Your content marketing efforts can be vastly improved by building a content strategy for a website. This guide will answer all your questions about crafting an exclusive content marketing strategy.
If you want to know why content strategy is important and how much it will influence your business, just have a look at the first page on Google results when searching for any topic.
These websites have never taken over this position for nothing. They have built upon compelling content to create and distribute their business value. All of these efforts should align with their brand identity and company mission.
Based on the HubSpot State of Marketing Report 2021, nearly 82% of companies said they used content marketing to drive growth and enhance marketing performance, which was 62% less expensive than any other marketing activity.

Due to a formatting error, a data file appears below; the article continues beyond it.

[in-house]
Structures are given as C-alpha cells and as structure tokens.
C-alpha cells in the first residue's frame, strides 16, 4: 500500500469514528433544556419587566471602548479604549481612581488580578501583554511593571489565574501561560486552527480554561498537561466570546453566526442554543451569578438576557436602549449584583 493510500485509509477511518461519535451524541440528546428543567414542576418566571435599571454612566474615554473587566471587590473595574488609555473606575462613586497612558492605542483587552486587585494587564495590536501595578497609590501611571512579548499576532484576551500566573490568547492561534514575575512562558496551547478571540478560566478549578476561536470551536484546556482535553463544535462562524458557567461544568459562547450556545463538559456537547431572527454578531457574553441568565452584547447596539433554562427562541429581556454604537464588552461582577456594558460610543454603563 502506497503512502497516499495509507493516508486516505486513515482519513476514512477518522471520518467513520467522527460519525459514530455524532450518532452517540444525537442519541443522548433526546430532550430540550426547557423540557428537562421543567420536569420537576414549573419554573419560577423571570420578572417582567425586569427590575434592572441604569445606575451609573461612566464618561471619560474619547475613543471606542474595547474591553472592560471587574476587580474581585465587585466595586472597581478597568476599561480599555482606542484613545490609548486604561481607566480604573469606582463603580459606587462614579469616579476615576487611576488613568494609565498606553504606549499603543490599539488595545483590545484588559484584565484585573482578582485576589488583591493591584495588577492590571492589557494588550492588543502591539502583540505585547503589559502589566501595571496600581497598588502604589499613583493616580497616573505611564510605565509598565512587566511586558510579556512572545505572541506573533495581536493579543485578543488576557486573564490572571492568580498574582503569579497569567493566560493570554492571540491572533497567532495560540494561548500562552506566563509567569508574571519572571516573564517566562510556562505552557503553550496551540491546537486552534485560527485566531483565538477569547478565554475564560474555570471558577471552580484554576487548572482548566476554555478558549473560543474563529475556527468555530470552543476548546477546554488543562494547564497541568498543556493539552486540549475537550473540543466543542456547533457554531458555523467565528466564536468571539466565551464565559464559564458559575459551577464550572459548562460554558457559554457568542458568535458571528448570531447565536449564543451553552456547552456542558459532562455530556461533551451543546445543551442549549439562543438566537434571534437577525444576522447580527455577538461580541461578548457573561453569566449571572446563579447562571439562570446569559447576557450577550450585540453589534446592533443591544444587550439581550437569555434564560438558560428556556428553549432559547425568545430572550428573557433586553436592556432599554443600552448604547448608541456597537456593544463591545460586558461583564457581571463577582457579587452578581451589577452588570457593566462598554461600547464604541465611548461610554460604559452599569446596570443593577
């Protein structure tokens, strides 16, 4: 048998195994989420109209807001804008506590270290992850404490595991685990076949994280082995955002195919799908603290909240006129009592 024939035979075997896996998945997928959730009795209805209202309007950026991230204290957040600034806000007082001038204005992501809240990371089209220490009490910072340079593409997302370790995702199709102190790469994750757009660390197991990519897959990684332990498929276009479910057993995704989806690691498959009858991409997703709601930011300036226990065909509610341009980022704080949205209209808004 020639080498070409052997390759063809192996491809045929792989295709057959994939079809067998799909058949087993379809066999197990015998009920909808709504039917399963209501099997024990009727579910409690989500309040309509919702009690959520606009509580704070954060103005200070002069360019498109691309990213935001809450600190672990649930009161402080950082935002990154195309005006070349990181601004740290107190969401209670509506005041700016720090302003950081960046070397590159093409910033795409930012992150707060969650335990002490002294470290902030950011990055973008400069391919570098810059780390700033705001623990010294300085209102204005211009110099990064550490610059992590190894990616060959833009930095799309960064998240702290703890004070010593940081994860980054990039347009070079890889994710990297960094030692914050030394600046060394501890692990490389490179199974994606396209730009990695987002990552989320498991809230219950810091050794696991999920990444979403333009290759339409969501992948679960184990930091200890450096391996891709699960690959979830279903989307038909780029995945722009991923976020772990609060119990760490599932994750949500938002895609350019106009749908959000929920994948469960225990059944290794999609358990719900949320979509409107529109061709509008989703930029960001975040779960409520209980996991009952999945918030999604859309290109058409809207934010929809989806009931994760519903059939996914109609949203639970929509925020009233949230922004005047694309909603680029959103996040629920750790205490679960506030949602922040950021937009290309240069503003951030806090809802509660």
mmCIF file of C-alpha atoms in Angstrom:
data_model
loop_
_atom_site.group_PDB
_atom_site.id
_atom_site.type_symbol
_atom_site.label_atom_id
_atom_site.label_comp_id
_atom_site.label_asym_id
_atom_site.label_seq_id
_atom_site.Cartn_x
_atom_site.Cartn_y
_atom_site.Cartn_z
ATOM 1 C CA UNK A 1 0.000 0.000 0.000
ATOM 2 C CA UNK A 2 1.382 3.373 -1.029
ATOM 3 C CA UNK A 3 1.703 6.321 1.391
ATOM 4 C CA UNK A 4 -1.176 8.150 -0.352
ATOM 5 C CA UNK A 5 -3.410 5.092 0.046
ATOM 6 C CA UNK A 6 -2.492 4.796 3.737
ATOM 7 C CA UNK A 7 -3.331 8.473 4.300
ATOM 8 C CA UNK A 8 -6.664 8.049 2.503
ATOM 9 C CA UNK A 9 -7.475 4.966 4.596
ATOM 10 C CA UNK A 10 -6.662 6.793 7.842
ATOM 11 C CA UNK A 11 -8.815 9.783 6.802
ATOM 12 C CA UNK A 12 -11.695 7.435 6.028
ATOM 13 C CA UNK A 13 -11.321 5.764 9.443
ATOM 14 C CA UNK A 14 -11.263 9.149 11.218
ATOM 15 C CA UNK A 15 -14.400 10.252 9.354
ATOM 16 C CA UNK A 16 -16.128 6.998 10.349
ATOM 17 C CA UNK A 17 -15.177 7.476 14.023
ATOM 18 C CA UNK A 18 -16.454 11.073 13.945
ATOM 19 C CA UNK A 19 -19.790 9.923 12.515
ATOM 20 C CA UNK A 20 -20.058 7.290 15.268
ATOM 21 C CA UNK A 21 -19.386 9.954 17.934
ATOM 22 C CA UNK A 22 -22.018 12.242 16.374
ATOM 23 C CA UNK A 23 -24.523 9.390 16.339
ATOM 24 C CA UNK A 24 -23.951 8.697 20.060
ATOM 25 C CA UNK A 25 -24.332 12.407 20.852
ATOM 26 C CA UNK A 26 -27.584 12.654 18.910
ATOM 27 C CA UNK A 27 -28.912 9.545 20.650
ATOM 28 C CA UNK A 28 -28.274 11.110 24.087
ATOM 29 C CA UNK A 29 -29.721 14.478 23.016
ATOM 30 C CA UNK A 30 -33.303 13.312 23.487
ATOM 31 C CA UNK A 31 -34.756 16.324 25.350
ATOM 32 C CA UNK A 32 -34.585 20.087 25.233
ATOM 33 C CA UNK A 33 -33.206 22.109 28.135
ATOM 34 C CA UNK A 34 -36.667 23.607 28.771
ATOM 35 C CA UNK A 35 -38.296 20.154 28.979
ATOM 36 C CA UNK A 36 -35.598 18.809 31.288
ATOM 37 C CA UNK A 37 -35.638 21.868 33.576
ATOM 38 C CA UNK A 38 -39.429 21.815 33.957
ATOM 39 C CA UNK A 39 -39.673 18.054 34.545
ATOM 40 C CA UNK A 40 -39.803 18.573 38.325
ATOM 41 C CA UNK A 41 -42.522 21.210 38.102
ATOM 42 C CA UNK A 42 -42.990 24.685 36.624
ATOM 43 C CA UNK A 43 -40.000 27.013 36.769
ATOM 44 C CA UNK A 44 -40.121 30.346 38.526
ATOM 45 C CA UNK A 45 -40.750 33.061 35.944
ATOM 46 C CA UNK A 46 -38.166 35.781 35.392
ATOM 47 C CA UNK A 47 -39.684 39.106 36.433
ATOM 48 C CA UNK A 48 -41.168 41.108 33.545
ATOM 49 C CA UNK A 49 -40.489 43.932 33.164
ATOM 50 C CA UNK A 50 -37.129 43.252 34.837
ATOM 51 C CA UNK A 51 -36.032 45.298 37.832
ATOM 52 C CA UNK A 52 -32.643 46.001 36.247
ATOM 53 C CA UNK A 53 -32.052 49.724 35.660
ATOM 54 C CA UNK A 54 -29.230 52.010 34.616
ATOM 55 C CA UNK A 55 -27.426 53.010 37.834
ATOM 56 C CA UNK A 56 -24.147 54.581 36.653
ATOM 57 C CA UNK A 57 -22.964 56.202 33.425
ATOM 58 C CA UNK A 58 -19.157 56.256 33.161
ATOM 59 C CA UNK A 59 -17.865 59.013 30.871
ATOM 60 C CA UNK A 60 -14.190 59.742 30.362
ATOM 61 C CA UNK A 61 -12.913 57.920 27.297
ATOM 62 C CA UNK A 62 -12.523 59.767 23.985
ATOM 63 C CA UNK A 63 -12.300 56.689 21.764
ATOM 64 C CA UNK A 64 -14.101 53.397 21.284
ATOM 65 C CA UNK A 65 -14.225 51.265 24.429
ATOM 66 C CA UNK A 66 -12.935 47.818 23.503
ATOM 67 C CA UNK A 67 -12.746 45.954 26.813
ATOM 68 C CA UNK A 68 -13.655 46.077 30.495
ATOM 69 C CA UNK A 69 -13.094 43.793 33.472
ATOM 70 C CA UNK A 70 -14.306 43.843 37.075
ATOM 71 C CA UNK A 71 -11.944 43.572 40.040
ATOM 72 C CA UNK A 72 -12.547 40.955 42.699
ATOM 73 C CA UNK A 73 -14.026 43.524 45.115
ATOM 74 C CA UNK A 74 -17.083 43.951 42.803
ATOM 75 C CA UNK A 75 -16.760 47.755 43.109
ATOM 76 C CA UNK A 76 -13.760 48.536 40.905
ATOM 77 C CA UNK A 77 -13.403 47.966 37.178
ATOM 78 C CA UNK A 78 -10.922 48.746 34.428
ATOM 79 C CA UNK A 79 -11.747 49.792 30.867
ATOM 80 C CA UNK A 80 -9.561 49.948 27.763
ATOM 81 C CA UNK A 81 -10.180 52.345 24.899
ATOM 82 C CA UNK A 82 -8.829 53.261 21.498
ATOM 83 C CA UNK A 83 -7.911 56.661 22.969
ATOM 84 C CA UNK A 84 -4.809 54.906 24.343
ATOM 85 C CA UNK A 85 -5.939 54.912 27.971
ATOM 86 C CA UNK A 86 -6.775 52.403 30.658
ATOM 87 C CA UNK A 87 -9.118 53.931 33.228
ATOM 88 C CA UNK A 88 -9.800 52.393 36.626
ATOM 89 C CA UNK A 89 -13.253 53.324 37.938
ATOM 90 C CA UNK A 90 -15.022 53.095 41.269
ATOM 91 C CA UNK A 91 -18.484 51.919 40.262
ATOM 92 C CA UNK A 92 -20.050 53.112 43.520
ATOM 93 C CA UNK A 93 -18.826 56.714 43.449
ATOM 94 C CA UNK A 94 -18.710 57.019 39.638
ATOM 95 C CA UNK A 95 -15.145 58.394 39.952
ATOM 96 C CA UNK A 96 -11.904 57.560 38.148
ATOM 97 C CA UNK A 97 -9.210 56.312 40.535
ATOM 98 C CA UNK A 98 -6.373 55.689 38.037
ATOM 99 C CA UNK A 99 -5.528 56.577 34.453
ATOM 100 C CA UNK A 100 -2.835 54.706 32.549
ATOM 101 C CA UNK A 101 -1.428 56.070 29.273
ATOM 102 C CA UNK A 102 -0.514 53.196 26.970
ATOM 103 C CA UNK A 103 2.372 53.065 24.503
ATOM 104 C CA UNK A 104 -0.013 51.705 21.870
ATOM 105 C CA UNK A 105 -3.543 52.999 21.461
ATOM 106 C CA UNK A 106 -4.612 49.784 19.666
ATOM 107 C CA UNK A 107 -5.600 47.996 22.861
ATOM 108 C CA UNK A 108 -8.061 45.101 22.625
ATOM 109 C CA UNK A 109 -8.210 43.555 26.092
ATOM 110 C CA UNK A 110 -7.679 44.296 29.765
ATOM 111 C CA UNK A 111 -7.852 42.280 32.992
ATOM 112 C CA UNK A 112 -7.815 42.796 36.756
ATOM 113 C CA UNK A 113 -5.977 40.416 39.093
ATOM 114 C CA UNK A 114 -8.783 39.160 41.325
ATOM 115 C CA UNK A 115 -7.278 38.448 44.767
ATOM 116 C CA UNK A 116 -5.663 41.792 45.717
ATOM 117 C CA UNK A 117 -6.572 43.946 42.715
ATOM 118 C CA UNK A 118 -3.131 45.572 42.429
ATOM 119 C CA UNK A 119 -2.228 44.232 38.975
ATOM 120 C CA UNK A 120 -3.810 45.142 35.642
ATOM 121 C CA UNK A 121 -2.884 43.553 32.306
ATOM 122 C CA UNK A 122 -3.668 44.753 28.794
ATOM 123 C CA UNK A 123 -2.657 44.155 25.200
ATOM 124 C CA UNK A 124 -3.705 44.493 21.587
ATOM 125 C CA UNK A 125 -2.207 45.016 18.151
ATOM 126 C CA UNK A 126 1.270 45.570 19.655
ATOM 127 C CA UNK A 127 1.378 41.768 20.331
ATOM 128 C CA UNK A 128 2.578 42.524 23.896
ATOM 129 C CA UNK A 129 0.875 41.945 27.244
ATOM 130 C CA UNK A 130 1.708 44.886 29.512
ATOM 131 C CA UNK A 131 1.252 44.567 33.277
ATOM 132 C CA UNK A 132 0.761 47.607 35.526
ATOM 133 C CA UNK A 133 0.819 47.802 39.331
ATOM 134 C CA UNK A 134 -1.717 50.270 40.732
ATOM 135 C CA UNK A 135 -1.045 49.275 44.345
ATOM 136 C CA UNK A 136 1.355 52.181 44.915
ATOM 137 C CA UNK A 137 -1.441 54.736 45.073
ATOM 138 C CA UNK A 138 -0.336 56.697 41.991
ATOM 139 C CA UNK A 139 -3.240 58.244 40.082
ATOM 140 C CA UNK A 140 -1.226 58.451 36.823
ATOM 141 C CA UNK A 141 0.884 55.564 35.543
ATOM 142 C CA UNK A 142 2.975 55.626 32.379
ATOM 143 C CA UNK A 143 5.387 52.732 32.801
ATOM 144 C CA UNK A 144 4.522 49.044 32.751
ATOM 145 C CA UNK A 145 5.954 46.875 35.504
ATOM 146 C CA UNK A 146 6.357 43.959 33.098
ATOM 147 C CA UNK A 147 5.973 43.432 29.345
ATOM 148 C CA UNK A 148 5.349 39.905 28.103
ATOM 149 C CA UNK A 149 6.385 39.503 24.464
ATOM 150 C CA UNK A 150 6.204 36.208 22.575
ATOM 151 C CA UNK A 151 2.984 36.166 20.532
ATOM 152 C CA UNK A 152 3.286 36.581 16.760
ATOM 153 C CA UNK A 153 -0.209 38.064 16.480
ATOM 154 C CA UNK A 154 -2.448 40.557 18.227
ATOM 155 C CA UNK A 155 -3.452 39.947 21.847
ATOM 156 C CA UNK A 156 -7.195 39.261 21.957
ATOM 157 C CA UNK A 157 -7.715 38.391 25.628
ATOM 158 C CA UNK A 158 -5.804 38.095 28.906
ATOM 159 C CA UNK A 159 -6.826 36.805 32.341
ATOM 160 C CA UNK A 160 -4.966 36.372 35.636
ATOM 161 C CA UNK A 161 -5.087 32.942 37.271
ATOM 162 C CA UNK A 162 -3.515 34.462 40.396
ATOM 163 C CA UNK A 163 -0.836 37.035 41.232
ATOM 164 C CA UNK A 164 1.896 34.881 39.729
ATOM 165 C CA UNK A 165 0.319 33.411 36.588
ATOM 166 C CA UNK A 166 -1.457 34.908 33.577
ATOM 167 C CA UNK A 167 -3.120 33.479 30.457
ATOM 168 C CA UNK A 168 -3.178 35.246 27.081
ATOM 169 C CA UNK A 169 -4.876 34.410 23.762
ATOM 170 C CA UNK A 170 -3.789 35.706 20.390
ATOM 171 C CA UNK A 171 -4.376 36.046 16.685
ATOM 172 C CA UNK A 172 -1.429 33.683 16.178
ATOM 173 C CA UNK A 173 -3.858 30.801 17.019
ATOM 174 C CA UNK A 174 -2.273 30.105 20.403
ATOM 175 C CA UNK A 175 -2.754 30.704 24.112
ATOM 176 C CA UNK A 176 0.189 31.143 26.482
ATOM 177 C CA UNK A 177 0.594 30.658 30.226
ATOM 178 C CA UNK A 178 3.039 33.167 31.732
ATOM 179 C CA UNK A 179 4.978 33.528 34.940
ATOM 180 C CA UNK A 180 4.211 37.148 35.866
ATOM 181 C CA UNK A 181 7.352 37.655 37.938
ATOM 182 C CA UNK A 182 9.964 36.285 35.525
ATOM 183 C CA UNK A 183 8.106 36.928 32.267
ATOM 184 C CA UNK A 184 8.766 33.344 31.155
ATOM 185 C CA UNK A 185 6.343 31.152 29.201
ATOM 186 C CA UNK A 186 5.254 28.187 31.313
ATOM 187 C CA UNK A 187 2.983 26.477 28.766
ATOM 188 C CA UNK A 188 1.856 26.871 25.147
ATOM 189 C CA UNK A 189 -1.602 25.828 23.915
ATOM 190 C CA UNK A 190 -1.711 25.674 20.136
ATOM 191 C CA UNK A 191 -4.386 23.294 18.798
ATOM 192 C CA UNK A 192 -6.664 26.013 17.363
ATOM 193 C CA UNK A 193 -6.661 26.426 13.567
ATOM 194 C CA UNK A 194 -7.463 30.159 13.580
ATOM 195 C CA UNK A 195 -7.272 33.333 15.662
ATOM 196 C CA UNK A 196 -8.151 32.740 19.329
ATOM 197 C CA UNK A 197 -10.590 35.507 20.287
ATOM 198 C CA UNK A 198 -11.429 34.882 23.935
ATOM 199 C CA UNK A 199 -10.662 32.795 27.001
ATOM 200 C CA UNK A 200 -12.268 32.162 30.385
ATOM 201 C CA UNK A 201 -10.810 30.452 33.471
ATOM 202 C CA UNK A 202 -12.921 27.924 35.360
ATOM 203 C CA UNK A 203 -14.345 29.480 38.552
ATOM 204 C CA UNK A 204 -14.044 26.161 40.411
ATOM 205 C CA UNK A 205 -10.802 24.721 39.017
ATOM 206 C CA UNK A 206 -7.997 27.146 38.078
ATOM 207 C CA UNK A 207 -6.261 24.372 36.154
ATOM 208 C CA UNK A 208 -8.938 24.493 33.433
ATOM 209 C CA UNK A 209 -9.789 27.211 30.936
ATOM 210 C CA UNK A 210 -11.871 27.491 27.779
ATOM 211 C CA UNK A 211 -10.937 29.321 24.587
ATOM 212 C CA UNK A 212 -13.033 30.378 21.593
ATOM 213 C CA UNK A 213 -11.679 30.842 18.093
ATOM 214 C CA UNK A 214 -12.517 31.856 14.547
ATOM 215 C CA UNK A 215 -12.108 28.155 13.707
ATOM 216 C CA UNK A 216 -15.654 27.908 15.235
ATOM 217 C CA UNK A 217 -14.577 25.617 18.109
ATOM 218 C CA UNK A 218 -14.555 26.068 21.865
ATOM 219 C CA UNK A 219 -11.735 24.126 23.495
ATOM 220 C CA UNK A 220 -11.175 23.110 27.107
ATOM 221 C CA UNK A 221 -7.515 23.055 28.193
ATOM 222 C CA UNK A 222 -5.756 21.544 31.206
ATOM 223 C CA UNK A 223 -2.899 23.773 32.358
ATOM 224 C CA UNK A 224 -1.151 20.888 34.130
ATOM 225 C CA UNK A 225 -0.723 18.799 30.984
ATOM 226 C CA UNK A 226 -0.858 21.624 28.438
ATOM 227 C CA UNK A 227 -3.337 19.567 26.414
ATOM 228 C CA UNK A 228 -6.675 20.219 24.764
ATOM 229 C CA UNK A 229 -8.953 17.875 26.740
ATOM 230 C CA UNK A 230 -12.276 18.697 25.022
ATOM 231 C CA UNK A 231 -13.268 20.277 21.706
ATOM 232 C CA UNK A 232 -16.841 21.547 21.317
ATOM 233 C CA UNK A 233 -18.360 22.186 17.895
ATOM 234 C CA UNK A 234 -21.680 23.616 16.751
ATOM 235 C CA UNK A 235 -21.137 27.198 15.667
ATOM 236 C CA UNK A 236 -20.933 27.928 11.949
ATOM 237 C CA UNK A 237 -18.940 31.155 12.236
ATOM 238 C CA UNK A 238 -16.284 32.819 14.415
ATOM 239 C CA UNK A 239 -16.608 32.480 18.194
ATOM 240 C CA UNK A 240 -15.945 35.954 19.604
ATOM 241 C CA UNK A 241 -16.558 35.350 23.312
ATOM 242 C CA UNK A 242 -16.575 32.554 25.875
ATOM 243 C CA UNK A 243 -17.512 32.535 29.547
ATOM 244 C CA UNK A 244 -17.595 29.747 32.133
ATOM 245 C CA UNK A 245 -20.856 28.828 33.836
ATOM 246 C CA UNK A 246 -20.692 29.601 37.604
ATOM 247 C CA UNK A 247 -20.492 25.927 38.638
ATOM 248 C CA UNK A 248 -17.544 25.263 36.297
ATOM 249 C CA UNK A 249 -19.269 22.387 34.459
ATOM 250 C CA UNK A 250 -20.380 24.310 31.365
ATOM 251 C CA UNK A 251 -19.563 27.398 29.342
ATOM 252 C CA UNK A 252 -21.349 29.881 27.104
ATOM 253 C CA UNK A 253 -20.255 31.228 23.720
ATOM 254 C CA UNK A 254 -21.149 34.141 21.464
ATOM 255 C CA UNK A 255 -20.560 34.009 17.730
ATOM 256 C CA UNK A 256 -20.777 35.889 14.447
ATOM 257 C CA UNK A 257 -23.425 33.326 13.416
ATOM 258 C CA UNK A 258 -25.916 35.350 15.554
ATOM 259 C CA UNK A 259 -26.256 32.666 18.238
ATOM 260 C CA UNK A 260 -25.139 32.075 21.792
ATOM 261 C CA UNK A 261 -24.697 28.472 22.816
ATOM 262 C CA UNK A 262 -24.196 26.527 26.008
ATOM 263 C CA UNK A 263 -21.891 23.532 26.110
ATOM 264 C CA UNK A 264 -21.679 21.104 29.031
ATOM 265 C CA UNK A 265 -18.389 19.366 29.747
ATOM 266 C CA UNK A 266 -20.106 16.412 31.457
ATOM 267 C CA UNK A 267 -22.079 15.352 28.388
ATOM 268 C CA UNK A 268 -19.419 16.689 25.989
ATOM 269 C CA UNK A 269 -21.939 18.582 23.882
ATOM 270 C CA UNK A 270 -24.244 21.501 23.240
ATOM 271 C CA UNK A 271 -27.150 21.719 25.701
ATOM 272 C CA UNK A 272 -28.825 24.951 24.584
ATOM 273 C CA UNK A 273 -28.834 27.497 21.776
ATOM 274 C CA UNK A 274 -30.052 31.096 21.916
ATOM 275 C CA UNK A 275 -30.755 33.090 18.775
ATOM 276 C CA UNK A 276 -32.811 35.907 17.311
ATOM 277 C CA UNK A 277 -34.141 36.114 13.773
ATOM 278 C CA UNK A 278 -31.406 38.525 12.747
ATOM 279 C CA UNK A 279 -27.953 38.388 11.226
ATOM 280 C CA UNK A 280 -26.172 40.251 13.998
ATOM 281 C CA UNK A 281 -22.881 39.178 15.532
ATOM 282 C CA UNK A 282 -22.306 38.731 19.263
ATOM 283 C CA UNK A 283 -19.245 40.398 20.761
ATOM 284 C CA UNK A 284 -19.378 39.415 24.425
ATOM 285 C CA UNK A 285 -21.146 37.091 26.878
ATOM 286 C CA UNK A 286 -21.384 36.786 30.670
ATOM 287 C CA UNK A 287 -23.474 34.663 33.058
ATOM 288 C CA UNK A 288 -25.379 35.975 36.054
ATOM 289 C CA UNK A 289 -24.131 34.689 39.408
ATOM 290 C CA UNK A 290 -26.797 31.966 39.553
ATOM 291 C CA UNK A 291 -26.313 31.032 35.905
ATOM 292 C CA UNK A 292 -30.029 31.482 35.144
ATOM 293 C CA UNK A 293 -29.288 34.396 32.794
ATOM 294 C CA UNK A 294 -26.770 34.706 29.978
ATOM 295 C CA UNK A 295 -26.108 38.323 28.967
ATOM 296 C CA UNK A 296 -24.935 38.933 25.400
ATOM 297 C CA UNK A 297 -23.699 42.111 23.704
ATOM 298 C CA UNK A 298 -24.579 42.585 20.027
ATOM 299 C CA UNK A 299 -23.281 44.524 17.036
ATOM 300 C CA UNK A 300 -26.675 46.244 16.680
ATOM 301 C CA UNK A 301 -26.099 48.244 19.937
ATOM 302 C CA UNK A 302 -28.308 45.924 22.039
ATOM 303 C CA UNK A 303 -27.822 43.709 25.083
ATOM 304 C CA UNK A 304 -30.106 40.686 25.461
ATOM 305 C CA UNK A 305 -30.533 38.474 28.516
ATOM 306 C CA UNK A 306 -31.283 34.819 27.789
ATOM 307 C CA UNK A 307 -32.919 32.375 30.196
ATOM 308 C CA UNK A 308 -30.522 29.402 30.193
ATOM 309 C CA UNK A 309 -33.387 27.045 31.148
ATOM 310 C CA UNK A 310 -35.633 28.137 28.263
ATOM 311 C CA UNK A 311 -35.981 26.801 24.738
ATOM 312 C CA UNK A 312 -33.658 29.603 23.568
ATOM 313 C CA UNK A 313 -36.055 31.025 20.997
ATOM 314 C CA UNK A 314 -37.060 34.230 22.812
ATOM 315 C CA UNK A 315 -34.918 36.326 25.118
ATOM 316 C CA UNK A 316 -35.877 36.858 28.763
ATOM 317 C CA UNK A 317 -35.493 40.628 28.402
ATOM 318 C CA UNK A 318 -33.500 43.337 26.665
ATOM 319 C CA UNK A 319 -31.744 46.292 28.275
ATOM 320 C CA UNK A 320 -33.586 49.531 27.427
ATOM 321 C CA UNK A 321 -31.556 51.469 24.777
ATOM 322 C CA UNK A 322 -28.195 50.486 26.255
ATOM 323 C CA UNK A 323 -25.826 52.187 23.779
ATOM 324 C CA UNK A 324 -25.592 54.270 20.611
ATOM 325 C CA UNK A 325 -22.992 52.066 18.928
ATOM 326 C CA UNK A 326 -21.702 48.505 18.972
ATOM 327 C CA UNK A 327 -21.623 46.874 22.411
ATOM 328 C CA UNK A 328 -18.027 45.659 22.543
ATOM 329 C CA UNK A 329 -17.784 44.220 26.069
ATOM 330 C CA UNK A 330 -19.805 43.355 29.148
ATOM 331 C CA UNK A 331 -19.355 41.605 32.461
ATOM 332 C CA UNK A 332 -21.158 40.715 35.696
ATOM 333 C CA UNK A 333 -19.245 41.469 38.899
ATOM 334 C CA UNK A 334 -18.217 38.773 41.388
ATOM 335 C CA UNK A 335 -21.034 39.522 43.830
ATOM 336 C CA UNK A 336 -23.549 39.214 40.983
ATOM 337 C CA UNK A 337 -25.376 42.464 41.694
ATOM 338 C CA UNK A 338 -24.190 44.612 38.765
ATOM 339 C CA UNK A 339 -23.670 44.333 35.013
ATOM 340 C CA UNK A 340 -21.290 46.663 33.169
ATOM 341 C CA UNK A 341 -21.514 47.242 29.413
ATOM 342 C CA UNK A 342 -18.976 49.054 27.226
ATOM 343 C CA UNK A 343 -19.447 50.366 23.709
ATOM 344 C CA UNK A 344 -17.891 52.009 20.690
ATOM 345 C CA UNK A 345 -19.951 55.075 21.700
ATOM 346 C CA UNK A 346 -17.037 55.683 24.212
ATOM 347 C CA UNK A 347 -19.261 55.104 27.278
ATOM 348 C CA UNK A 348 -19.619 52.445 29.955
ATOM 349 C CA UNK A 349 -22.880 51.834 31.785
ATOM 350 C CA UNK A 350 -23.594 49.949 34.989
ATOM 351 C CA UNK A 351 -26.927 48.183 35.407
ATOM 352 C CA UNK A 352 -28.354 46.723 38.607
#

Also, every business can take advantage of crafting a well-thought-out content strategy to keep its brand voice consistent across all platforms.
Having a carefully executed strategy can let your audience know more about your competitive edge and value proposition.
However, there is a lot to consider when creating your plan. Do you have a small business or lead a giant enterprise? It’s time to invest effectively in marketing content.
Here, we will identify the importance of content marketing and how to make your content work for you!
But first, let’s explore what a content strategy for a website is about.
What Is a Content Strategy for a Website?
It is a plan of action based on your business goals. This strategy should be unique to your business and informed by your company’s vision.